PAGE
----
– En papirløs asylsøker uten muligheter for å ta arbeid får 1800 kroner måneden i hjelp. Det utgjør 21.600 kroner i året. Mange av dem venter på asylmottak som ligger usentralt til. Det skal ikke mye fantasi til for å begripe skjebnen, sier han.
– Helt uverdig liv
Per A. Thorbjørnsen (V) ønsker en statusrapport over situasjonen.
Gruppelederen i Stavanger Venstre sier han umiddelbart etter regelendringen i 2011 ropte et varsku i formannskapet. Nå vil han igjen ta opp situasjonen til de papirløse.
– Denne gruppen mennesker har et uverdig liv. De sitter rundt forbi på ulike mottak uten noen som helst rettigheter. Både dette og hva som skjedde med kvinnen som måtte bo på gaten er saker jeg vil ta opp i arbeidsutvalget for levekår kommende uke, sier han.
Ordførerkandidaten sier det er flere faktorer han ønsker at levekårsgruppen skal skaffe seg informasjon om.
– Vi er nødt for å se på hvilke muligheter vi har for å gjøre noe lokalt. Menneskene det gjelder sitter praktisk talt i fengsel. Nå ønsker jeg først og fremst å oppklare en del momenter. Hvor mange mennesker dreier det seg om, og hva vi kan gjøre, er sentrale spørsmål, sier han.
In Ethiopia and for Ethiopians, the very concept of contemporary music is intertwined with the name Tilahun Gessesse. He was a singer like no other with tremendously charismatic appearance, holding his rightful place in Ethiopia as the country’s one and only king of pop. From love, family and friendship to liberty, unity and justice, there isn’t an aspect of life that Tilahun didn’t sing about.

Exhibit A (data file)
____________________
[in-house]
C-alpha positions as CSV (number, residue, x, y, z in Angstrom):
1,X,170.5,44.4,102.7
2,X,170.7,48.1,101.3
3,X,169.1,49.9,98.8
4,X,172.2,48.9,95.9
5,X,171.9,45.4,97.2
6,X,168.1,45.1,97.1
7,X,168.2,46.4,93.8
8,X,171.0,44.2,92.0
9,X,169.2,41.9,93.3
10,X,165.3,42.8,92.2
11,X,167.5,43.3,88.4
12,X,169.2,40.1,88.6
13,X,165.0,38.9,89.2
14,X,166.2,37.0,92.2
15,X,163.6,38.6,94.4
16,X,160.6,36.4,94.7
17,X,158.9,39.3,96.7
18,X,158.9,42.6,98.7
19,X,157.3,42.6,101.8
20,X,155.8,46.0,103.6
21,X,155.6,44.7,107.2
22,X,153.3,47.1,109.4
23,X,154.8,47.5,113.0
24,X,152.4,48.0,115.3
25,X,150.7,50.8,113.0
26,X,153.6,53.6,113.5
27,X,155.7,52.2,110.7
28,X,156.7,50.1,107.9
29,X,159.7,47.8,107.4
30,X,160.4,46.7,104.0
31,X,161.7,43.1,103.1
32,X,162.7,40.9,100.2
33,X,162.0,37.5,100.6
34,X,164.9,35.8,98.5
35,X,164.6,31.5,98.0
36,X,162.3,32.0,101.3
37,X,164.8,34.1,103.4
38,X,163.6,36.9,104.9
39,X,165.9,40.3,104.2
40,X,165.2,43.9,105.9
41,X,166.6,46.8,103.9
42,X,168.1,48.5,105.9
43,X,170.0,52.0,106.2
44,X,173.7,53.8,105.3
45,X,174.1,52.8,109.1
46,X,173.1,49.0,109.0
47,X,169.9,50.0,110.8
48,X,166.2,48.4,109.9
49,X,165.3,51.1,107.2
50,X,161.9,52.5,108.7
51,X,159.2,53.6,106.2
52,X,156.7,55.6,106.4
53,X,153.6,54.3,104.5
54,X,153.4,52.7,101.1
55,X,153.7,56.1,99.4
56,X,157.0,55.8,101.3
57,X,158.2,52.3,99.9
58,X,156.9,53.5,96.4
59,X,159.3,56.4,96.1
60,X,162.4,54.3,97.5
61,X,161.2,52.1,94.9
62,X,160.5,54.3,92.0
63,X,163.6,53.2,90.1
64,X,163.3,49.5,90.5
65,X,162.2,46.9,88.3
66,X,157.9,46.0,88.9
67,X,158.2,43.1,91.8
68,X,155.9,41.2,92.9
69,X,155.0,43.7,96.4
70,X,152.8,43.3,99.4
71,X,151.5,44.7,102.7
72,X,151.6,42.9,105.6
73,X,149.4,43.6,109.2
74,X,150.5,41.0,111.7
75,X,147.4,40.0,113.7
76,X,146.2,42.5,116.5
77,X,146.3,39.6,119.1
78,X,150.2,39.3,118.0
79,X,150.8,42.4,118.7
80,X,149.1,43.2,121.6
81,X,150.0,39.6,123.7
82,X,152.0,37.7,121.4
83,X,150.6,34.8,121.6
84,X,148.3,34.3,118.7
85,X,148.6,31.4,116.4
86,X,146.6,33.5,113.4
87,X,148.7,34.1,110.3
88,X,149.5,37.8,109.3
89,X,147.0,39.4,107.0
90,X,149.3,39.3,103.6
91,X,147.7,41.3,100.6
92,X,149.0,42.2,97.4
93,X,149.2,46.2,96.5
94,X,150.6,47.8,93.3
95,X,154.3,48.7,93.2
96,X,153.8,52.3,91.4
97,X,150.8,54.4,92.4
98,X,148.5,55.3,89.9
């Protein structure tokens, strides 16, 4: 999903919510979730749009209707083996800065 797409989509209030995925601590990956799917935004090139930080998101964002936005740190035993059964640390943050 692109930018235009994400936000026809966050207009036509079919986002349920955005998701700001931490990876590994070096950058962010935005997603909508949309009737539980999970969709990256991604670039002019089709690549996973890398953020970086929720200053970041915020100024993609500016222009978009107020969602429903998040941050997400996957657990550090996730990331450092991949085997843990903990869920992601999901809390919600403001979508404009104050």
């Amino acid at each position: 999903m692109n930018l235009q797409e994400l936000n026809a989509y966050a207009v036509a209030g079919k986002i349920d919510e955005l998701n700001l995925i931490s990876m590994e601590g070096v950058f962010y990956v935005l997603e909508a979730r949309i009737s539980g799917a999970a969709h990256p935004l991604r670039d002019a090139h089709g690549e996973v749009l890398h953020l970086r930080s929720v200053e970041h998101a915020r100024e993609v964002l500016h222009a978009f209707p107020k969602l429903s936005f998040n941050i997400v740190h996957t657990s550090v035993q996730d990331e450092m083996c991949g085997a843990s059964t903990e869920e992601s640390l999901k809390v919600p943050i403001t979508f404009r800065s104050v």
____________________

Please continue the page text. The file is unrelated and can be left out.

Music has a special place in the everyday lives of Ethiopians and no singer has been able to win the sentiments of the people the way Tilahun did over the years. The veteran singer was not just a renowned artist – he was also a national treasure of highest standards.
He was born on 27 September 1940 to his mother Gete Gurmu and his father Gessesse Wolde Kidan. He was first hired by the Hager Fikir Theatre to subsequently join the Imperial Body Guard Band where he became a leading singer. He then quickly became a household name all over Ethiopia, which literally made him synonymous with the very concept of contemporary music in the country.
A shocking attempt to kill the legendary singer by stabbing was made on 18 April 1993, which fell on Ethiopian Easter Sunday. He sustained a life-threatening slash on his neck and had to be flown to Europe for treatment.
Tilahun was the only person to have known the identity of his attacker and the circumstances surrounding the attempted murder, but he consistently refused to reveal his knowledge of the matter.